It could appear that All Hallows’ Eve is an efficient time to identify near-Earth objects (NEOs). In 2015 we had the shut passage of an appropriately skull-shaped useless comet, designated 2015 TB145, that missed our planet by simply 1.3 lunar distances, or about 302,000 miles (486,000 kilometres). This 12 months, it’s the flip of asteroid 164121 (2003 YT1) to go Earth by a considerably safer margin — 3.2 million miles (5.2 million kilometres) at 9:24am GMT on 31 October 2016.
NEO 164121 (2003 YT1) is a 1.7-kilometre-(1.1-mile)-wide Apollo asteroid found by the Catalina Sky Survey on 18 December 2003. It completes an orbit each 427 days in a considerably eccentric ellipse that carries it to inside 73 million miles (118 million kilometres) of the Solar. The asteroid additionally has an orbit with a comparatively excessive inclination of 44 levels, which has attention-grabbing penalties for the thing’s visibility over the following few days.
Because the final day of October 2016 dawns, 2003 YT1 is already a circumpolar object for observers within the British Isles the place it should stay above the horizon 24/7 till the third week of November. The asteroid’s movement is northerly, nearly solely in declination at the moment.
Photographing 2003 YT1 close to Polaris: no costly monitoring mounts required!
As seen from the guts of the British Isles, 2003 YT1 passes simply 4.6 arcminutes — lower than one-tenth of a level — from Polaris at 02:30 UT (2:30am GMT) on 2 November. Since this near-Earth asteroid passes so near the pole star, an attention-grabbing astrophotographic alternative presents itself: nearly anybody with a tripod-mounted DSLR digital camera who can get to a darkish sky web site can have a go at capturing 2003 YT1.
Any object passing this near the north celestial pole shall be nearly stationary within the sky in the course of an publicity that shall be lengthy sufficient to report it. An 85mm lens, for instance, used with a typical APS-C sensor DSLR will ship a discipline of view nearly 15 x 10 levels in extent. (Our on-line DSLR Calc internet app will allow you to work out the sphere of view of different lens/digital camera mixtures.) Recall that the asteroid passes lower than one-tenth of a level from Polaris at closest method, so using an extended focal size lens implies that the NEO’s faint path is much less more likely to be misplaced within the glare of the pole star.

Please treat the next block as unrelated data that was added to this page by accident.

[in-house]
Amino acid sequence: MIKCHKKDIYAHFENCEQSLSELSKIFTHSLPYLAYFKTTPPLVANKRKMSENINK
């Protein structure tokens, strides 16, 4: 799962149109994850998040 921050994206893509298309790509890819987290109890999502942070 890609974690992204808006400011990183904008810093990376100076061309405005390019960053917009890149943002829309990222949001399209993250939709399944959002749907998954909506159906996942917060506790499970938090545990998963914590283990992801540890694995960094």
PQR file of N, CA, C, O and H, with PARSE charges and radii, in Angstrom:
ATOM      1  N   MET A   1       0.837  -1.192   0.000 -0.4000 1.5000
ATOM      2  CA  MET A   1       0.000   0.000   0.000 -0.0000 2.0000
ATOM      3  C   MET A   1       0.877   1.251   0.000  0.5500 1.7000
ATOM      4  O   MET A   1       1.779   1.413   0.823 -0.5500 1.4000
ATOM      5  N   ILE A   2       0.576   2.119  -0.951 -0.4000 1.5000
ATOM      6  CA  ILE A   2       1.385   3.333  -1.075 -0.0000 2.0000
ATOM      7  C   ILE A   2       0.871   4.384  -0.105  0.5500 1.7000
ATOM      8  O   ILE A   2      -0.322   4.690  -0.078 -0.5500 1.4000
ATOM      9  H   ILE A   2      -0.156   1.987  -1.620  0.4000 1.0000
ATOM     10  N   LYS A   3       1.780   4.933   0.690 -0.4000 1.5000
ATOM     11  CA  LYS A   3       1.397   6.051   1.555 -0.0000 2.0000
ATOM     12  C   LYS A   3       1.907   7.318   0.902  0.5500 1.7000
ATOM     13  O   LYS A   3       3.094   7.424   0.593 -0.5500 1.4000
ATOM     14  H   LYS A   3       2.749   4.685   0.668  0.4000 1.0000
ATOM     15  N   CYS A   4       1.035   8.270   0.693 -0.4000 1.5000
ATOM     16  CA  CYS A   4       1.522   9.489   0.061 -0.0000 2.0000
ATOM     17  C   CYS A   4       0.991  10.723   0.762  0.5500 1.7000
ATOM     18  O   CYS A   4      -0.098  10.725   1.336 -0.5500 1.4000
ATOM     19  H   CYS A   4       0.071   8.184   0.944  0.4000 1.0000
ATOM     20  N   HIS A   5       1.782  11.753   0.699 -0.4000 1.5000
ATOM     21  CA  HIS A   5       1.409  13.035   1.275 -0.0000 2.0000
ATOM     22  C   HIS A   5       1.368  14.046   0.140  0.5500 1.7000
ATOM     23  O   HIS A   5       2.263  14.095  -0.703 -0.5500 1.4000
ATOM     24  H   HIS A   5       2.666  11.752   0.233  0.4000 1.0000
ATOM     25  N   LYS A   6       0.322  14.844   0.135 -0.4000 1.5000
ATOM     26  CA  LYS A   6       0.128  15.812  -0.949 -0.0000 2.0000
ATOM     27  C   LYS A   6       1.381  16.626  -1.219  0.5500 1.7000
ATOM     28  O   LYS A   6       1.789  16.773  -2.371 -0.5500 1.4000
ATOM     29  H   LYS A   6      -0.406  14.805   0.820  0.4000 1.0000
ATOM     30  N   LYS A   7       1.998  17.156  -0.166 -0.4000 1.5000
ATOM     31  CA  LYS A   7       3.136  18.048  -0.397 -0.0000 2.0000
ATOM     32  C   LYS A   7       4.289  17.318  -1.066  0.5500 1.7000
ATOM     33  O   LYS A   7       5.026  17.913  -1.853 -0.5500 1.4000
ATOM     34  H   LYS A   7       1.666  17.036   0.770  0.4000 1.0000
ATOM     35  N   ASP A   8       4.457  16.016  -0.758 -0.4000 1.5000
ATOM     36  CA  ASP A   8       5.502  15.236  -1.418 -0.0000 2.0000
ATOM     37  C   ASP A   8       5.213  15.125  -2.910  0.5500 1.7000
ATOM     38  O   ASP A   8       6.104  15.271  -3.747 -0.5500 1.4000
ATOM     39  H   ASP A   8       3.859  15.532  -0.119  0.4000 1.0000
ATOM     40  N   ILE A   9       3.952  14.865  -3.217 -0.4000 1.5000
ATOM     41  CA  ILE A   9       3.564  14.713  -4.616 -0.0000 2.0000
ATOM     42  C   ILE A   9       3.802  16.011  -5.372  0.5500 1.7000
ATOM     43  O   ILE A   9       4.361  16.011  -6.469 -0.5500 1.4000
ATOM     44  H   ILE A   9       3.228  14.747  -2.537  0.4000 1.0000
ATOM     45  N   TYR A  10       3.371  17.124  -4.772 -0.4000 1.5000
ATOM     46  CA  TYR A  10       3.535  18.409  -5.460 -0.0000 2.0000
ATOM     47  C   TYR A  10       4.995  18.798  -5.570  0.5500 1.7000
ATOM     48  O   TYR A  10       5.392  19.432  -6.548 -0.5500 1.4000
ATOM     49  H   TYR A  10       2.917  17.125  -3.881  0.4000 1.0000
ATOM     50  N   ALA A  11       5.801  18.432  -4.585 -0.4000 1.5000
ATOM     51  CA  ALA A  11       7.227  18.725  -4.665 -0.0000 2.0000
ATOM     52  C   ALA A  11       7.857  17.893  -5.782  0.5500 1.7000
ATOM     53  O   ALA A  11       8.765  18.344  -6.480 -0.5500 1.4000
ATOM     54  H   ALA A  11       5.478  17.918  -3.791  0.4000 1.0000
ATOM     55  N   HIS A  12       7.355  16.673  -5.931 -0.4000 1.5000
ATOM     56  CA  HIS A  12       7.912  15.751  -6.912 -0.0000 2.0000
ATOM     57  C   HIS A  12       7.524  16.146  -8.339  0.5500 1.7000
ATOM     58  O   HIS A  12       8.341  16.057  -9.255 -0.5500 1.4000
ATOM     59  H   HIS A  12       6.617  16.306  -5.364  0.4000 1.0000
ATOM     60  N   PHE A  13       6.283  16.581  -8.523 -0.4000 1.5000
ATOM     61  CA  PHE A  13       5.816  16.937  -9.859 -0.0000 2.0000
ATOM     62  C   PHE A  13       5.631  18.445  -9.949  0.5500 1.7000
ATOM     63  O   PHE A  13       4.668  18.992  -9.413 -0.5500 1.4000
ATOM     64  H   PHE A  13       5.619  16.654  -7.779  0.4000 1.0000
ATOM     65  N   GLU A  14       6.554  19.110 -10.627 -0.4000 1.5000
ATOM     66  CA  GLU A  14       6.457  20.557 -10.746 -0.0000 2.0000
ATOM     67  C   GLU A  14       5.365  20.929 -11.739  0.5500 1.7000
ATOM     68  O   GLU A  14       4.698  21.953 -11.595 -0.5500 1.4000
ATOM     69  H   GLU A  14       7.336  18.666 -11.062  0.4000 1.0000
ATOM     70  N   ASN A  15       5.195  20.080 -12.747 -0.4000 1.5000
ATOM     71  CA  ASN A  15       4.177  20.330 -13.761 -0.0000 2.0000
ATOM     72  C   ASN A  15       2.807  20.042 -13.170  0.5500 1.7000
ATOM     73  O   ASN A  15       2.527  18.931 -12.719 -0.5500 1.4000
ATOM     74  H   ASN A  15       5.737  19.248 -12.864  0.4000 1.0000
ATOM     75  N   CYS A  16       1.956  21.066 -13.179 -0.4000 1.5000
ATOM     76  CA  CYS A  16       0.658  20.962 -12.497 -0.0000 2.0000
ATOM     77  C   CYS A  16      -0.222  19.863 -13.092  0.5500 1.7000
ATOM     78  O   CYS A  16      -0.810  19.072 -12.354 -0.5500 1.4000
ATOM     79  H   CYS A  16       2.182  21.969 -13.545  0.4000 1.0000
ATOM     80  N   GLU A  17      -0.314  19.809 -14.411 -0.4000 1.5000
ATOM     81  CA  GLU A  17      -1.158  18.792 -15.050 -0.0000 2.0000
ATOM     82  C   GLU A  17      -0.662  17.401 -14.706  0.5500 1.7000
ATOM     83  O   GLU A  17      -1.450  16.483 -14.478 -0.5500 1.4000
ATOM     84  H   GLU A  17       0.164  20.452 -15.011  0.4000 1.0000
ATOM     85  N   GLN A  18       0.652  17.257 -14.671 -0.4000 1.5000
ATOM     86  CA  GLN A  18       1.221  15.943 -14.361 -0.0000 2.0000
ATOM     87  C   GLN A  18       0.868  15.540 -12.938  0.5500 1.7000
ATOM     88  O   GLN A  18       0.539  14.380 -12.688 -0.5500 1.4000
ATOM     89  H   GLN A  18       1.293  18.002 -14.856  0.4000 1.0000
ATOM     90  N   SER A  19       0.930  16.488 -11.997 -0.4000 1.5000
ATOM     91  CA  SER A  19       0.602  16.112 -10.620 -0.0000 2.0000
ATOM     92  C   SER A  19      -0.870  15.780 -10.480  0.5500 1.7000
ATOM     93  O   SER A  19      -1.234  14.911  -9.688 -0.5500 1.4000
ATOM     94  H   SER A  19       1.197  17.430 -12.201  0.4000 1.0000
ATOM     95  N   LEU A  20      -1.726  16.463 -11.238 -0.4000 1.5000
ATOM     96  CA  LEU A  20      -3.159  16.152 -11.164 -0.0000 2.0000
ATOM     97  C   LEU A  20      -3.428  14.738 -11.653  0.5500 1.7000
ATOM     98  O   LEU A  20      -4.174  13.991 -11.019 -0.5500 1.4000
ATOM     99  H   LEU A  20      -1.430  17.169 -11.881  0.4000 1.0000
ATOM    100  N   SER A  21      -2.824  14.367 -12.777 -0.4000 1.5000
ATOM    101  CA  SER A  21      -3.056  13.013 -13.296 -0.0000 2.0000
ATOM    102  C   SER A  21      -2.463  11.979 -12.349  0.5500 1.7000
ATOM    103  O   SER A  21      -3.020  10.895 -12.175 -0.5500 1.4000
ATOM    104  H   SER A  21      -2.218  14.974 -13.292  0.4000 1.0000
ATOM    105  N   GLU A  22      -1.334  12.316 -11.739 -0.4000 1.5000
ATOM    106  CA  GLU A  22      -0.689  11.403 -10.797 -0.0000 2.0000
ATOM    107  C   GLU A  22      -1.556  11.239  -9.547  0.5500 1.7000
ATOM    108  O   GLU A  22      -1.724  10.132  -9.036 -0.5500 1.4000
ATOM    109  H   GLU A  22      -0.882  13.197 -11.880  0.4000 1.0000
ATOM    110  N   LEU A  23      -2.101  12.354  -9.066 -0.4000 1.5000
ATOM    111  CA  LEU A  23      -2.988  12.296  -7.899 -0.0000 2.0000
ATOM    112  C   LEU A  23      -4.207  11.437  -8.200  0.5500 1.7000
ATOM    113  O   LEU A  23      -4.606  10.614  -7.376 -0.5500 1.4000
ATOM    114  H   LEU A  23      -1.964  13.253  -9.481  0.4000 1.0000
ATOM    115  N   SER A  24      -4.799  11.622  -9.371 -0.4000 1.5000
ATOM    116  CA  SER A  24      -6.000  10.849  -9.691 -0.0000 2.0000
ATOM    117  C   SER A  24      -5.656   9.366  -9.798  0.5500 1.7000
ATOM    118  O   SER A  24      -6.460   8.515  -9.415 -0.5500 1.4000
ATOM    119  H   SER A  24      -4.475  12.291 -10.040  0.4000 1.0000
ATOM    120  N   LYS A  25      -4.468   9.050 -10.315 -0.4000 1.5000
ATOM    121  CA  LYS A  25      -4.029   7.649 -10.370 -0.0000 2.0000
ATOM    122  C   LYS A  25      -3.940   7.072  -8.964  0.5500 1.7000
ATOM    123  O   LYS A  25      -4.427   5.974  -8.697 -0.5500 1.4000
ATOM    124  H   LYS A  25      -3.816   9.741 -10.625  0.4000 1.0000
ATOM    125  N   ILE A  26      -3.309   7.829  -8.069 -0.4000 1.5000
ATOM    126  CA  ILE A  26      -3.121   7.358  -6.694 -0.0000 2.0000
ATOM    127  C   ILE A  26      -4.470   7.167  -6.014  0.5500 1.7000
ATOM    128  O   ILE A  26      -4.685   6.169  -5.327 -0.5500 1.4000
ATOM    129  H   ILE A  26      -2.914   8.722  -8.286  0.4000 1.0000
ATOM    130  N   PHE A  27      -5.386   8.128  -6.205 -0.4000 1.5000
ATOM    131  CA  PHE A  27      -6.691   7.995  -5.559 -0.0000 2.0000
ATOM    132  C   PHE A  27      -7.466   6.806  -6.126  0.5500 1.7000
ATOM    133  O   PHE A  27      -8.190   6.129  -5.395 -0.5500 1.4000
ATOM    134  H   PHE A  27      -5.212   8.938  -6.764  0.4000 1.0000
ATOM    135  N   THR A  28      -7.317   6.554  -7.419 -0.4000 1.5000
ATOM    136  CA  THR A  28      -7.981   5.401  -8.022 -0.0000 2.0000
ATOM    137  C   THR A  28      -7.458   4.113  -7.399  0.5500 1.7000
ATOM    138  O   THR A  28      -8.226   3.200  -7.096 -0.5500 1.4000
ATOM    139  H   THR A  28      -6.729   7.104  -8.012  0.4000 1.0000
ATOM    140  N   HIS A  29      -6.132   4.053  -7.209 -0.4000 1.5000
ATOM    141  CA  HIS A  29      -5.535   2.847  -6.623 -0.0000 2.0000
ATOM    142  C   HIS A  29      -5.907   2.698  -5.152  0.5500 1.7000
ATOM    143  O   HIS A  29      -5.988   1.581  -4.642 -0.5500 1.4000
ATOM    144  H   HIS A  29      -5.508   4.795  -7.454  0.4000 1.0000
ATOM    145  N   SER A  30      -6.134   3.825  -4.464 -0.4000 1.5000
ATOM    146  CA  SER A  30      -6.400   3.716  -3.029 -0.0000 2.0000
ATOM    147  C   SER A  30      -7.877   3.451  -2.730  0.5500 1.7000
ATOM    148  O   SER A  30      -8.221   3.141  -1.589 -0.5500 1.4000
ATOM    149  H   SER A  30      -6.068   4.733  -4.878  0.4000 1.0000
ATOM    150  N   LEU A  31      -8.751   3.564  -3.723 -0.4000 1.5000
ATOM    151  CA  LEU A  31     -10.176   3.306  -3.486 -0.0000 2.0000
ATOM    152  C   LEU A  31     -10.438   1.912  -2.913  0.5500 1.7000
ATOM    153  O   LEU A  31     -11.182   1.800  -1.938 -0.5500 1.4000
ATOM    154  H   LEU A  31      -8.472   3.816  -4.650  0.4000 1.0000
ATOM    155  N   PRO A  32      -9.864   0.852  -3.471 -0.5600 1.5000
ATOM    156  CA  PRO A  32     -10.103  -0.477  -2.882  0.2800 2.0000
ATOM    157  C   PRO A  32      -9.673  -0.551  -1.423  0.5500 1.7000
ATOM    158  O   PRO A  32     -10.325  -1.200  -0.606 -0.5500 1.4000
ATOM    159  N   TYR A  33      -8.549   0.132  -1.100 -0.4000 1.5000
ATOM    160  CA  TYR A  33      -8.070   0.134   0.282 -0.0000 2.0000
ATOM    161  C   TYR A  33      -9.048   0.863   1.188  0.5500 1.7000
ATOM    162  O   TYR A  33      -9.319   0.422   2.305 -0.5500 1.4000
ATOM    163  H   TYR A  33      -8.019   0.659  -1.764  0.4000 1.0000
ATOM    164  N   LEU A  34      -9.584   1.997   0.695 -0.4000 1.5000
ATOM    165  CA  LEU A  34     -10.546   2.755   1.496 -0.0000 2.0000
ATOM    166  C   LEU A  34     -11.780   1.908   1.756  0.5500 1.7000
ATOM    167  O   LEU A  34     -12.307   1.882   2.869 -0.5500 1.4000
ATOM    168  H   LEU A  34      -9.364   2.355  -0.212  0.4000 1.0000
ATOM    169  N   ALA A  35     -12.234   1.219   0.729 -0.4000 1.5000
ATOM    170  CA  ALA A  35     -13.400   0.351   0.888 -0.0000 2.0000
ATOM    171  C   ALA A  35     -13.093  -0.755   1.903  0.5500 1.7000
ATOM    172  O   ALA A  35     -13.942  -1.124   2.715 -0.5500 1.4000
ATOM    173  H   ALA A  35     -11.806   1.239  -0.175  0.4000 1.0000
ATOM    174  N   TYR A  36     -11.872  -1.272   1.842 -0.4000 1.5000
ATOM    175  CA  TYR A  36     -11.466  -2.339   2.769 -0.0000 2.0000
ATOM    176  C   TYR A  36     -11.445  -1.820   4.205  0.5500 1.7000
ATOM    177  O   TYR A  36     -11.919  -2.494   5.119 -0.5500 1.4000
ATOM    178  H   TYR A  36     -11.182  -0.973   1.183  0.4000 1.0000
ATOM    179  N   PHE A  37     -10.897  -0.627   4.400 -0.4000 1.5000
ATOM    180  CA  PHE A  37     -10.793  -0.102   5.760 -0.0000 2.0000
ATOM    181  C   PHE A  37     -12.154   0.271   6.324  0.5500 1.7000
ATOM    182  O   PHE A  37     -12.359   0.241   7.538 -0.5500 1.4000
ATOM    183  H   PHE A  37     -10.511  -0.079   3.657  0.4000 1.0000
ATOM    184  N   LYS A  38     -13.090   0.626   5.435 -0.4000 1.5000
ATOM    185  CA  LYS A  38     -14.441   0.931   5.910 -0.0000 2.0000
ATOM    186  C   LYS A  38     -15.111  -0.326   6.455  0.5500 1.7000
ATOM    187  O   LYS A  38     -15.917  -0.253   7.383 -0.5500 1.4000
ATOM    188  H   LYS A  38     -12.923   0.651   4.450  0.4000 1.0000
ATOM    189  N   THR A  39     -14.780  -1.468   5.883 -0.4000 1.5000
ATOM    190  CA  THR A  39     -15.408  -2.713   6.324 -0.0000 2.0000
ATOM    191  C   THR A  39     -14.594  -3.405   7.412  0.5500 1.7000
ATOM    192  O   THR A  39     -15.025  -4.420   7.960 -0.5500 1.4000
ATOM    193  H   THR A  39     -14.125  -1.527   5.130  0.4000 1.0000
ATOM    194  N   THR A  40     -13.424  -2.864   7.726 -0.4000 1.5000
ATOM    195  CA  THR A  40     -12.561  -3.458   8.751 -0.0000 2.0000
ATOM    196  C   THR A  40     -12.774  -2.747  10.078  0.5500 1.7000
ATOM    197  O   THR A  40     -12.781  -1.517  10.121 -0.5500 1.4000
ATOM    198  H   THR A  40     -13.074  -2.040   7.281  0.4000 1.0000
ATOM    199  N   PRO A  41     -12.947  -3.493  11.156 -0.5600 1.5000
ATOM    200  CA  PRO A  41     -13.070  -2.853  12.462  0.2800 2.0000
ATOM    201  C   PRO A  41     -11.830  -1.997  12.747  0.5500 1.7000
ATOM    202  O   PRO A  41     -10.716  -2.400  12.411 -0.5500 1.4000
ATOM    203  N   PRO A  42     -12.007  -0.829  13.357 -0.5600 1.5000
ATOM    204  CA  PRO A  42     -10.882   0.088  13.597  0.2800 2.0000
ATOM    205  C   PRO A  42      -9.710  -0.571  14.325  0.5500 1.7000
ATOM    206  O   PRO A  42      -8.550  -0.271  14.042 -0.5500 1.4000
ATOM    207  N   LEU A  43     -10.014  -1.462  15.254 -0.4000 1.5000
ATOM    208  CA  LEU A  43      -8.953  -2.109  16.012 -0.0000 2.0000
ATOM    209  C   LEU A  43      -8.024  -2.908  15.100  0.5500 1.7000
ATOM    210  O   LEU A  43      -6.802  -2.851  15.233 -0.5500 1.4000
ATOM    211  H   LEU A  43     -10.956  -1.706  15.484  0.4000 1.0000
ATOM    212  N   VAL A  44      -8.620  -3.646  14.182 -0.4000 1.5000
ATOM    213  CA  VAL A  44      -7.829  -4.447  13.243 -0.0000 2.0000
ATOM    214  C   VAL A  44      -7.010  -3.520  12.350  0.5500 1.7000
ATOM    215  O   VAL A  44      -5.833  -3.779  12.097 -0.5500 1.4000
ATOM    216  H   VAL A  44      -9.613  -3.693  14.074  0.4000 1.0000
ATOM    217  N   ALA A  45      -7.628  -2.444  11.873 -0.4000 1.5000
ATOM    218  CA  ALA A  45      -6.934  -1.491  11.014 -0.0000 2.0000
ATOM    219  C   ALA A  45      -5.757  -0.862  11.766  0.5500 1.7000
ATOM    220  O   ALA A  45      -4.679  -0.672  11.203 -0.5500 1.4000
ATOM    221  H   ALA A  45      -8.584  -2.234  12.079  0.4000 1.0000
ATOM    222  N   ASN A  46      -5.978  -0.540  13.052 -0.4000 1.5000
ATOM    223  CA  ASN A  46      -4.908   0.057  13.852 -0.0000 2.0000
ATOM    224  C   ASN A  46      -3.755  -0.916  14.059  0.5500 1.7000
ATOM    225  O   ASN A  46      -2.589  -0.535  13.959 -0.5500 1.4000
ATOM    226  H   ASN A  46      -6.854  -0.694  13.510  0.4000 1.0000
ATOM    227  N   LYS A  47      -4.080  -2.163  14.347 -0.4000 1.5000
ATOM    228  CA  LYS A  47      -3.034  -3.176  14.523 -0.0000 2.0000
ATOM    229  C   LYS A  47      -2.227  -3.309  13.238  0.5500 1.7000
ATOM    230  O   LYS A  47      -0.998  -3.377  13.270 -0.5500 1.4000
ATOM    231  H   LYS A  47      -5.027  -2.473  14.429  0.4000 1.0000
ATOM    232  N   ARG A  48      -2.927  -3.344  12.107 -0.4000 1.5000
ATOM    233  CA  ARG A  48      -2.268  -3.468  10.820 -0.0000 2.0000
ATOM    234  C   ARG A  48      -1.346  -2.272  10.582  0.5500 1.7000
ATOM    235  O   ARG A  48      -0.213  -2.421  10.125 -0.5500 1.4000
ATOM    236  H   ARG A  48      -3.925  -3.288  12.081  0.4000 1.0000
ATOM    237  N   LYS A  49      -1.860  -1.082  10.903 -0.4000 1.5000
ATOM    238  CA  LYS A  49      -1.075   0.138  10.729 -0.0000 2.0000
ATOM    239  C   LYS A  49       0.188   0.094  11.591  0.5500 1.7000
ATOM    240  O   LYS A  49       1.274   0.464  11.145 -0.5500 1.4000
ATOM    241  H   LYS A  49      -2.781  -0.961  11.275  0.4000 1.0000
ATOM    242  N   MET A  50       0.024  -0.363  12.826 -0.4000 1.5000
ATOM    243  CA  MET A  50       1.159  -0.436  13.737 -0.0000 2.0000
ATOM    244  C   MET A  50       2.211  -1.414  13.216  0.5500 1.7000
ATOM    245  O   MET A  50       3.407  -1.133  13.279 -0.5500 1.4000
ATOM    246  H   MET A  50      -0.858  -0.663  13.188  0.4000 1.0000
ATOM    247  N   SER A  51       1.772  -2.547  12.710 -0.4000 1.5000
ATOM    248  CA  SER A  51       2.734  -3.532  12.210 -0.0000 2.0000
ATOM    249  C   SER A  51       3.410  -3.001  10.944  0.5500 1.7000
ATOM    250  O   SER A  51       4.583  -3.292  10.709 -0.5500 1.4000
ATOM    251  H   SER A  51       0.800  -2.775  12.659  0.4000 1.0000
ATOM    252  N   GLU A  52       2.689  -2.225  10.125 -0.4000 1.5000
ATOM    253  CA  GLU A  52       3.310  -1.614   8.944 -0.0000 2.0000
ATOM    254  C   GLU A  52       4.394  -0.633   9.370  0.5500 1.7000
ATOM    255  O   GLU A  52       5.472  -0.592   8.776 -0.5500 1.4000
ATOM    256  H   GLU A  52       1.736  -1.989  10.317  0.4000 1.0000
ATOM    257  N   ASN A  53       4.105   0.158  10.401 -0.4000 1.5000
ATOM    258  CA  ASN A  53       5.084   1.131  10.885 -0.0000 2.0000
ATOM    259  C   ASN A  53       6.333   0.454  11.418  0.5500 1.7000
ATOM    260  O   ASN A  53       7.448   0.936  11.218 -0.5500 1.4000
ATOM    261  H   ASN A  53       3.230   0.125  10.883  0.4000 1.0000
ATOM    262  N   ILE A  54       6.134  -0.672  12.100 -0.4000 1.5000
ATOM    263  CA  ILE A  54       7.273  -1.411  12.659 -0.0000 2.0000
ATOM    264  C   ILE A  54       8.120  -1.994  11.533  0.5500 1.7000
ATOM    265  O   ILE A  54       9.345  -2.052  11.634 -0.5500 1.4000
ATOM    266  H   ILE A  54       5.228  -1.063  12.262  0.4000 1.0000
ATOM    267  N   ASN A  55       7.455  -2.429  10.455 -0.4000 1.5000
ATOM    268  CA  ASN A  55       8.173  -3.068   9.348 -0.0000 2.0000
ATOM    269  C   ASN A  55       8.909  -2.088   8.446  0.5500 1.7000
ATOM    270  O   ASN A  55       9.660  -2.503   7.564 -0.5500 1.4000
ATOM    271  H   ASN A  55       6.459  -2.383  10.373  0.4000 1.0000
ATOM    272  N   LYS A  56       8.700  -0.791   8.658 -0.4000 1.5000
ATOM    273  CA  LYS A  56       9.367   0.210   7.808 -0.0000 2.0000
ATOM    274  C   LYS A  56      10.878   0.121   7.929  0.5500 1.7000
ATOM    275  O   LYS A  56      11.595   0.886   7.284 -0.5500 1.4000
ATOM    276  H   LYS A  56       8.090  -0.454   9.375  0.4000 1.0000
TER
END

Merely focus your chosen DSLR lens on infinity at full aperture (you need to use a distant landmark throughout the daytime for this, being cautious to not disturb the main focus of the lens till dusk), set the ISO ranking to 800 or 1600, level at Polaris and shoot some 30 second, 1 or 2-minute exposures with a cable launch. If in case you have the suitable software program in your pc, stacking a number of of those rigorously registered photos (every of the identical publicity time) will enhance signal-to-noise ratio and 2003 YT1 shall be recognized because the dot that strikes between photos.
Viewing 2003 YT1 close to Polaris
In case you are lucky to have clear skies round 02:00 UT (2am GMT) on 2 November, notice that it is a uncommon alternative for customers of undriven telescopes equivalent to Dobsonians to watch an object at size with out the necessity for monitoring. In reality, homeowners of telescopes on alt-azimuth mounts are at a definite benefit right here since equatorial mounts are harder to make use of so near the celestial pole.
If in case you have a telescope with an aperture of 6-inches (150-millimetres) or bigger, get Polaris inside the discipline of view of your medium- to high-power eyepiece near the appointed time and search for the twelfth-magnitude speck of sunshine that’s 2003 YT1 shifting in opposition to the background stars of Ursa Minor at a fee of 12 levels per day, or half a lunar diameter per hour.
Ephemeris of 2003 YT1 for the UK
Contained in the journal
For a complete information to observing all that’s occurring within the present month’s sky, tailor-made to Western Europe, North America and Australasia, get hold of a replica of the November 2016 edition of Astronomy Now.
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